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Footnotes

  • Contributors XZ, CZ and JQ designed and supervised the study; FZ, QL, HZ, DZ and QF performed the animal and analysed the data; FZ and AX enrolled the high myopia patients from Wenzhou and analysed the data; ZY enrolled the high myopia patients and analysed the data from Sichuan Cohort; MH enrolled the high myopia patients and analysed the data from Guangzhou Cohort; TL and WC performed the genotyping and meta-study; FZ, DW and WC performed single cell transcriptome sequencing and data analysis. FZ wrote original draft; FZ, PR, CZ, JQ and XZ reviewed and revised the manuscript; FZ, JQ and XZ acquired funding. All authors have read and approved the current version of this manuscript and have agreed to its submission.

  • Funding The study was supported by the National Natural Science Foundation of China grants 81570881 and 81170880 (FZ), 81670886 and 81422007 (XZ) and 81670876 (JQ); the National Key Research and Development Program of China grant No. 2016YFC0905201 (JQ) and No. 2016YFC0901504 (XZ); Zhejiang Provincial Natural Science Foundation of China grants LY18H120005 (FZ); Zhejiang Province Program for the Cultivation of High-Level Innovative Health Talents (XZ); and The National Young Excellent Talents Support Program (XZ).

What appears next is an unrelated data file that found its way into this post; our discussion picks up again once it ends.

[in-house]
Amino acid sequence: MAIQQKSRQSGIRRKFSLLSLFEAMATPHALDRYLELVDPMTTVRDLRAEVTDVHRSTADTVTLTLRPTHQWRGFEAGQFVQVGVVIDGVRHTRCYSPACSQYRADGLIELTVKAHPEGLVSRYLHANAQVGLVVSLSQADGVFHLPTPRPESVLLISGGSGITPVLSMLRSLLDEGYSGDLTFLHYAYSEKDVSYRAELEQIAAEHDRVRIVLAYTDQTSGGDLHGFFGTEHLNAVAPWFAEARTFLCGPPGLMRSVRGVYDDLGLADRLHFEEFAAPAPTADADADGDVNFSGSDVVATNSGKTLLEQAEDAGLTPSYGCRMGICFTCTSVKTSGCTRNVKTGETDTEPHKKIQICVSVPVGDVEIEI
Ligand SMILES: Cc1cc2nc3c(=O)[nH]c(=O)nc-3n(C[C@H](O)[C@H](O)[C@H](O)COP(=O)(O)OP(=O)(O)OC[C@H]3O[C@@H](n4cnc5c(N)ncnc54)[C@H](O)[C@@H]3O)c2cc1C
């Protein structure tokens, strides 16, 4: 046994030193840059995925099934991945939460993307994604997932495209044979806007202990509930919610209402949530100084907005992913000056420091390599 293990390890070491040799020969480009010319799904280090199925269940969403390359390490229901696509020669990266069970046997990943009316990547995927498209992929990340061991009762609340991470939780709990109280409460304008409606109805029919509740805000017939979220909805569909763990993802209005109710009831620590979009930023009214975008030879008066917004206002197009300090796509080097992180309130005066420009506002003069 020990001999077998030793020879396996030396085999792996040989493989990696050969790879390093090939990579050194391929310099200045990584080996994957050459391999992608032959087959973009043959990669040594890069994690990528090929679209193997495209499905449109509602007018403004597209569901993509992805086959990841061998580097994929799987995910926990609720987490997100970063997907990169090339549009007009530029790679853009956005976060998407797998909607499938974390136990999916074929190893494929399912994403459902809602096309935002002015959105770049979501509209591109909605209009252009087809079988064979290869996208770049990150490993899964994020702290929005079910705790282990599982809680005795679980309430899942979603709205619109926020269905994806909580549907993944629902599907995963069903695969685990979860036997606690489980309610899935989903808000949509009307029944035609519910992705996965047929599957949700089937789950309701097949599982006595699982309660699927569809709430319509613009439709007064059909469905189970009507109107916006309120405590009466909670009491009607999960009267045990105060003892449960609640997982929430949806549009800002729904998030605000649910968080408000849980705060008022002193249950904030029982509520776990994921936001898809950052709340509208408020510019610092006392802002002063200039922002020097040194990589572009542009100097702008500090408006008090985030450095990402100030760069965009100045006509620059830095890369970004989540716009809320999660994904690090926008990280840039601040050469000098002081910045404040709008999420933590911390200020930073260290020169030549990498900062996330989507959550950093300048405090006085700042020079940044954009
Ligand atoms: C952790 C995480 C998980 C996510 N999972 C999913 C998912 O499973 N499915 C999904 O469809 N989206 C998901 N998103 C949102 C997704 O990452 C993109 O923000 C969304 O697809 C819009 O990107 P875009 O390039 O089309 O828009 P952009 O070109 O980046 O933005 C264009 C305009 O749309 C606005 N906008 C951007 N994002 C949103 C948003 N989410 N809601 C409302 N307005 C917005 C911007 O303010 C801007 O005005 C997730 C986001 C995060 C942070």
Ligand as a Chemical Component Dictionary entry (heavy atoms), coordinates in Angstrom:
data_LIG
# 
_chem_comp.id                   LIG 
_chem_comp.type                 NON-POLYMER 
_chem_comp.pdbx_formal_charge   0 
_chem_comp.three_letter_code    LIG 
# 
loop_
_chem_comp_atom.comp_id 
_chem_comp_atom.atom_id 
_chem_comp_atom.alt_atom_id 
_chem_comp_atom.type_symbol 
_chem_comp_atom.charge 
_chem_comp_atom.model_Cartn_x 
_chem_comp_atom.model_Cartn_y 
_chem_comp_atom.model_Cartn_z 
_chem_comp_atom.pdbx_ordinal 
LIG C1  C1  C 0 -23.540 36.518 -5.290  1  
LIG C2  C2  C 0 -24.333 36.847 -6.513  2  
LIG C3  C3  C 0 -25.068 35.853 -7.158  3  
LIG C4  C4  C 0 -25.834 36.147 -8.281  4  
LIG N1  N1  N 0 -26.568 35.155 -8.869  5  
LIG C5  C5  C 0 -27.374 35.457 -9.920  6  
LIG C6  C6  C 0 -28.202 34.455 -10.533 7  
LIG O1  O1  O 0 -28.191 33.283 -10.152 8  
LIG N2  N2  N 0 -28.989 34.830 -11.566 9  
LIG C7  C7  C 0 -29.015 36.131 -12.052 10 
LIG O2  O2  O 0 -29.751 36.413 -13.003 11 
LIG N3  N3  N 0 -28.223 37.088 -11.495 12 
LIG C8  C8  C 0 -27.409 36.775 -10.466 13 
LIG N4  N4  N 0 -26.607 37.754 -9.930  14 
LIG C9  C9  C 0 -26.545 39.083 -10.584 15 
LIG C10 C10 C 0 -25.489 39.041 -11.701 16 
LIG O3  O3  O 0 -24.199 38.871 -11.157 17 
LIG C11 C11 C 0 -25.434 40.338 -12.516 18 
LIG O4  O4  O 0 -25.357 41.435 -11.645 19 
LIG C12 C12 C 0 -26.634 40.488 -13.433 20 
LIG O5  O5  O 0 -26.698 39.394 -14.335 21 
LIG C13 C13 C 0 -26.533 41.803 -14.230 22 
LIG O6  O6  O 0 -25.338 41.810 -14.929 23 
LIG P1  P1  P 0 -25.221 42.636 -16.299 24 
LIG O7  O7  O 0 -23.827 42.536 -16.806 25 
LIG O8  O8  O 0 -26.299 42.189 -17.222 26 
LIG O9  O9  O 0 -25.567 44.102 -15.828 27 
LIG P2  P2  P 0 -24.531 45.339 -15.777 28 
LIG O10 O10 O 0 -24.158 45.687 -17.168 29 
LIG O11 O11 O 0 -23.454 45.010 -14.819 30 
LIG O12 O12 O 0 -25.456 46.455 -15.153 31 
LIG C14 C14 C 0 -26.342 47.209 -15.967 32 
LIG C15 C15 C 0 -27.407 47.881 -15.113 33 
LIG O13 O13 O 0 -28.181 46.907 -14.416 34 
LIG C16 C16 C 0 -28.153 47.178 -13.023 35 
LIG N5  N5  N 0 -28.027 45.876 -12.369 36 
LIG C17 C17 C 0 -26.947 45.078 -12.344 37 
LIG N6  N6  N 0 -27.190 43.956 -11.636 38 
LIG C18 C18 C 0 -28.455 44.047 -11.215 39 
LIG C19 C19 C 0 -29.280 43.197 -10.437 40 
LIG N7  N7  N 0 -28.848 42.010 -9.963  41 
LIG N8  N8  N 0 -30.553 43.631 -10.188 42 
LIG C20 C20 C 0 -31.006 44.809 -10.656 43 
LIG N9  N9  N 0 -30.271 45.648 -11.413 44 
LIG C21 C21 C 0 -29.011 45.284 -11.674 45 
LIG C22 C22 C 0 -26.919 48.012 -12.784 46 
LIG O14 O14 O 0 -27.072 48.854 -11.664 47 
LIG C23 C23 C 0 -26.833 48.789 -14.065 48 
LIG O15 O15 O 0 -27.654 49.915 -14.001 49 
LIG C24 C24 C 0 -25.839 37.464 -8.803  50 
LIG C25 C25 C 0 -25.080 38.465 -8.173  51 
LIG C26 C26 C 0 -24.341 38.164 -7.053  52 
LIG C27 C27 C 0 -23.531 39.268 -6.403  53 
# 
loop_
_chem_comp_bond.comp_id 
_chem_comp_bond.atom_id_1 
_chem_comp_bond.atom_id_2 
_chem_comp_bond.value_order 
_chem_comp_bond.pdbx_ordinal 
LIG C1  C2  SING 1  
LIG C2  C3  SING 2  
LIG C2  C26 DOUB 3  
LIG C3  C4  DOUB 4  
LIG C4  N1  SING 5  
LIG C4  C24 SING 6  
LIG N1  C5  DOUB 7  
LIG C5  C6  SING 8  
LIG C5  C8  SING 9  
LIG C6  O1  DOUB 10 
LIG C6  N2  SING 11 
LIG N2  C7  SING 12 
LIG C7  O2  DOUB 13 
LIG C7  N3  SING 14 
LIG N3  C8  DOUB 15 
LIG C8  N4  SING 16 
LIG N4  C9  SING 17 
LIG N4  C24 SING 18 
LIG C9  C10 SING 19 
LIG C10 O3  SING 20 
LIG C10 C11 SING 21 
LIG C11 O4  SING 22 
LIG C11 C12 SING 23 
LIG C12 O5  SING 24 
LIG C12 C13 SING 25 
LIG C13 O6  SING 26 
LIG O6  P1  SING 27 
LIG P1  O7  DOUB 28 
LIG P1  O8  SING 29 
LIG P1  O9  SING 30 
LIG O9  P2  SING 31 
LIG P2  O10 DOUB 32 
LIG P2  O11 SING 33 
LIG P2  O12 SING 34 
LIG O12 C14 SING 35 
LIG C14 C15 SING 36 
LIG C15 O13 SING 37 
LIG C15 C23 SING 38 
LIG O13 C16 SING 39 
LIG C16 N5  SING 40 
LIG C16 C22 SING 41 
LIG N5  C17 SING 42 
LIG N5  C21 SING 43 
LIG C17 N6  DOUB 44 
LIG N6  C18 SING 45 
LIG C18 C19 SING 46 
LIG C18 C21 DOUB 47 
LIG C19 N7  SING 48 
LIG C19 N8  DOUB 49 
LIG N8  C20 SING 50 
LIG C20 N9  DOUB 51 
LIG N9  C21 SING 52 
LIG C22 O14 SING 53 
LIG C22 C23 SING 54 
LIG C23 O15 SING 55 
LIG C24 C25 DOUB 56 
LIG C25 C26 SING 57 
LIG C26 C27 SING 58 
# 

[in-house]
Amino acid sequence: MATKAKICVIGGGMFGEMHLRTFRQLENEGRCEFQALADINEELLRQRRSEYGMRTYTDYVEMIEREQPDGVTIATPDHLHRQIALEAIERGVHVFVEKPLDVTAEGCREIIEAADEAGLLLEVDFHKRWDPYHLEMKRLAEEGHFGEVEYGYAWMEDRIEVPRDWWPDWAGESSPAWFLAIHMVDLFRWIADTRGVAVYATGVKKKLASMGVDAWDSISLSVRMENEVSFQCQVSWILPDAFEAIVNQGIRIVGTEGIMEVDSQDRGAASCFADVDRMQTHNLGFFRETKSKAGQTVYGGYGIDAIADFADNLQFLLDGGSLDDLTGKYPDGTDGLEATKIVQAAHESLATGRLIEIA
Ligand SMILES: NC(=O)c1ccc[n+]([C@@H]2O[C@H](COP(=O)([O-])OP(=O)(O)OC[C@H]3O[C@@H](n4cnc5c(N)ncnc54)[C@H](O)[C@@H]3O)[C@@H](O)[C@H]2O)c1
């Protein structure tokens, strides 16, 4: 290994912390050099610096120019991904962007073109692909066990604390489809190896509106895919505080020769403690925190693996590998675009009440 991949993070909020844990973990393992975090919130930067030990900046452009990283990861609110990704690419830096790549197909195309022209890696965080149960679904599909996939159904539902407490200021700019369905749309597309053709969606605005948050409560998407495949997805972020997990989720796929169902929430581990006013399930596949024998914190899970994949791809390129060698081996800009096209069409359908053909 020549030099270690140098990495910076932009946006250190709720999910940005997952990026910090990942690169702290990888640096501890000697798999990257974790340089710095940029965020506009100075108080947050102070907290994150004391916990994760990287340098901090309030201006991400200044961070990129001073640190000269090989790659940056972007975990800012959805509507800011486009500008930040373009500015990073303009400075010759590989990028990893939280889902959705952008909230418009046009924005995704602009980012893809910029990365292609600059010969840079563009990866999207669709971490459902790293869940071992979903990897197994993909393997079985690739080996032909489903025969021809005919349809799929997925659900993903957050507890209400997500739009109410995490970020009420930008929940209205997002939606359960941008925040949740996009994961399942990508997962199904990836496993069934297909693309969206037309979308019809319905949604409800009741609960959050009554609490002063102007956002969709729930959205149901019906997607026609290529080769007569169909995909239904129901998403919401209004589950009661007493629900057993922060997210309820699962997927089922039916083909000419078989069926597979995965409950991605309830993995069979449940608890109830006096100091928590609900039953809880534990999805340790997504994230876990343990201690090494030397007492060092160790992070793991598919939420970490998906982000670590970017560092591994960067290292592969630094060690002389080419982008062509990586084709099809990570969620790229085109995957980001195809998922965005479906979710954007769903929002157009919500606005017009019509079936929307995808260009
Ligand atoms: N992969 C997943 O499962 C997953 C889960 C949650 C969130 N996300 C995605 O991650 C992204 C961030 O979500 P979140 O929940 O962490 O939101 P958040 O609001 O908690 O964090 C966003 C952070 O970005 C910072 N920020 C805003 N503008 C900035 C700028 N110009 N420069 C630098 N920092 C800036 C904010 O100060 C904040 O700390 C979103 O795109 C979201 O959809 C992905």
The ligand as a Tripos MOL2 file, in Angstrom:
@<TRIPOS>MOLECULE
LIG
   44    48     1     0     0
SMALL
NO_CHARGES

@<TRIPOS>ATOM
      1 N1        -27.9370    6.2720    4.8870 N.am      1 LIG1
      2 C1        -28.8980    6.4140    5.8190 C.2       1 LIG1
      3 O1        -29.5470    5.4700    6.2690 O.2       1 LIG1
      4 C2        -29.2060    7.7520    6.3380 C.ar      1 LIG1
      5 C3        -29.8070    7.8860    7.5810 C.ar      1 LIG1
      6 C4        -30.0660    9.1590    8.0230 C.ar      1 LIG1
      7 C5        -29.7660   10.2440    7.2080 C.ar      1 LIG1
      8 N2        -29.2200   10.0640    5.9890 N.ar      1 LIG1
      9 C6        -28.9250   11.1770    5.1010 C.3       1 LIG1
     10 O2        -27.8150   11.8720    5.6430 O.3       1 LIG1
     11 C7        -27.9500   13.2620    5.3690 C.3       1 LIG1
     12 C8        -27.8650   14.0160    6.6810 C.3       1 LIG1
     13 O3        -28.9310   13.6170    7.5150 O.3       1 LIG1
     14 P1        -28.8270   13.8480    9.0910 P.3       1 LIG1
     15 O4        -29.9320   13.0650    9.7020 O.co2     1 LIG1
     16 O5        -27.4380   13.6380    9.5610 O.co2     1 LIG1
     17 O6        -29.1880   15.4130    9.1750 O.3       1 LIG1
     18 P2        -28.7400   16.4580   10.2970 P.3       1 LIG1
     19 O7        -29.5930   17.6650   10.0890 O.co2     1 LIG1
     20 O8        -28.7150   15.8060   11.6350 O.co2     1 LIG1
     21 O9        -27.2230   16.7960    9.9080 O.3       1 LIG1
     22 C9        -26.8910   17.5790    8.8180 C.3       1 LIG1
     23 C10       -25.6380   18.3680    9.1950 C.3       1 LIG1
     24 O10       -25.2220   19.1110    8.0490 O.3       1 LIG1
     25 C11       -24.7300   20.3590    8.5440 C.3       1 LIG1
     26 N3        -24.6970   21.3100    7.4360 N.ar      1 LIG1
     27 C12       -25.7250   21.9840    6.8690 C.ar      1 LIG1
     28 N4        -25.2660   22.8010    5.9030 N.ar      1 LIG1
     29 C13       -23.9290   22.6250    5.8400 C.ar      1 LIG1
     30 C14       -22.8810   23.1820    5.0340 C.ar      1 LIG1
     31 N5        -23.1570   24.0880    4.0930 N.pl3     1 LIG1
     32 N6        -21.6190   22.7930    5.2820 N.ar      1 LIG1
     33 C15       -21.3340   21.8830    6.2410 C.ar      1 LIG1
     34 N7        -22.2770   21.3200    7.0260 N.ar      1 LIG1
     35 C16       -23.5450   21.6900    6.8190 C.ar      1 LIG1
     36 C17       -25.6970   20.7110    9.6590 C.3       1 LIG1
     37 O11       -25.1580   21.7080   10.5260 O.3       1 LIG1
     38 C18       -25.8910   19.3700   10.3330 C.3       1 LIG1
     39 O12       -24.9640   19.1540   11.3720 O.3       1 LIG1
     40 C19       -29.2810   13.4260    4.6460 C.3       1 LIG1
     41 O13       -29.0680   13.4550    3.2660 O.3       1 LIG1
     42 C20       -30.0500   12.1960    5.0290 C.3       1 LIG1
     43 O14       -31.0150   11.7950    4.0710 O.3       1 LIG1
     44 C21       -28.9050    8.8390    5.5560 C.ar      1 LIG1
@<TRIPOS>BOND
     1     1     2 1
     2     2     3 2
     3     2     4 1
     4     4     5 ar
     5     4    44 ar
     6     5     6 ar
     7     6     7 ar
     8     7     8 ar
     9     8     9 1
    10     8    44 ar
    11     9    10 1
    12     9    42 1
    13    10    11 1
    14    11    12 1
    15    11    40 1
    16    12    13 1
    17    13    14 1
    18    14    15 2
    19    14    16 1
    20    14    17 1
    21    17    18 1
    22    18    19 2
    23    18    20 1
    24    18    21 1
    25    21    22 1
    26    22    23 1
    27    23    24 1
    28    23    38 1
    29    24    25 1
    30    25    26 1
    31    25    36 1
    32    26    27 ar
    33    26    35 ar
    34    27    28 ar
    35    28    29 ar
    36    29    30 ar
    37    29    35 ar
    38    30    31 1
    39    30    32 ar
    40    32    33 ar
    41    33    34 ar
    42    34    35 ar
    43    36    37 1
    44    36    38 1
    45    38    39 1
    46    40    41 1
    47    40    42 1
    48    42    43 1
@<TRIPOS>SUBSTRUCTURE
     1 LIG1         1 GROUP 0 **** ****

• Competing interests None declared.

  • Patient consent for publication Not required.

  • Ethics approval The study was approved by the Institutional Review Board of Eye Hospital, Wenzhou Medical University Wenzhou, Zhejiang, China (Approval number: KYK-2015-01); Sichuan Provincial Key Laboratory for Human Disease Gene Study, Sichuan Provincial People's Hospital, University of Electronic Science and Technology of China, Chengdu, Sichuan, China; and Zhongshan Ophthalmic Center, Sun Yat-sen University, Guangzhou, China. Informed consent was obtained from each subject. The study was approved by the Animal Care and Ethics Committee at Wenzhou Medical University (Wenzhou, Zhejiang, China).

  • Provenance and peer review Not commissioned; externally peer reviewed.

  • Data availability statement Data are available in a public, open access repository. Data are available on reasonable request. Transcriptome sequencing data have been deposited in the BIG Data Center database (http://bigd.big.ac.cn/bioproject/), accession number: subCRA002552. All other data that support our findings are available from the corresponding authors on request.

  • Supplemental material This content has been supplied by the author(s). It has not been vetted by BMJ Publishing Group Limited (BMJ) and may not have been peer-reviewed. Any opinions or recommendations discussed are solely those of the author(s) and are not endorsed by BMJ. BMJ disclaims all liability and responsibility arising from any reliance placed on the content. Where the content includes any translated material, BMJ does not warrant the accuracy and reliability of the translations (including but not limited to local regulations, clinical guidelines, terminology, drug names and drug dosages), and is not responsible for any error and/or omissions arising from translation and adaptation or otherwise.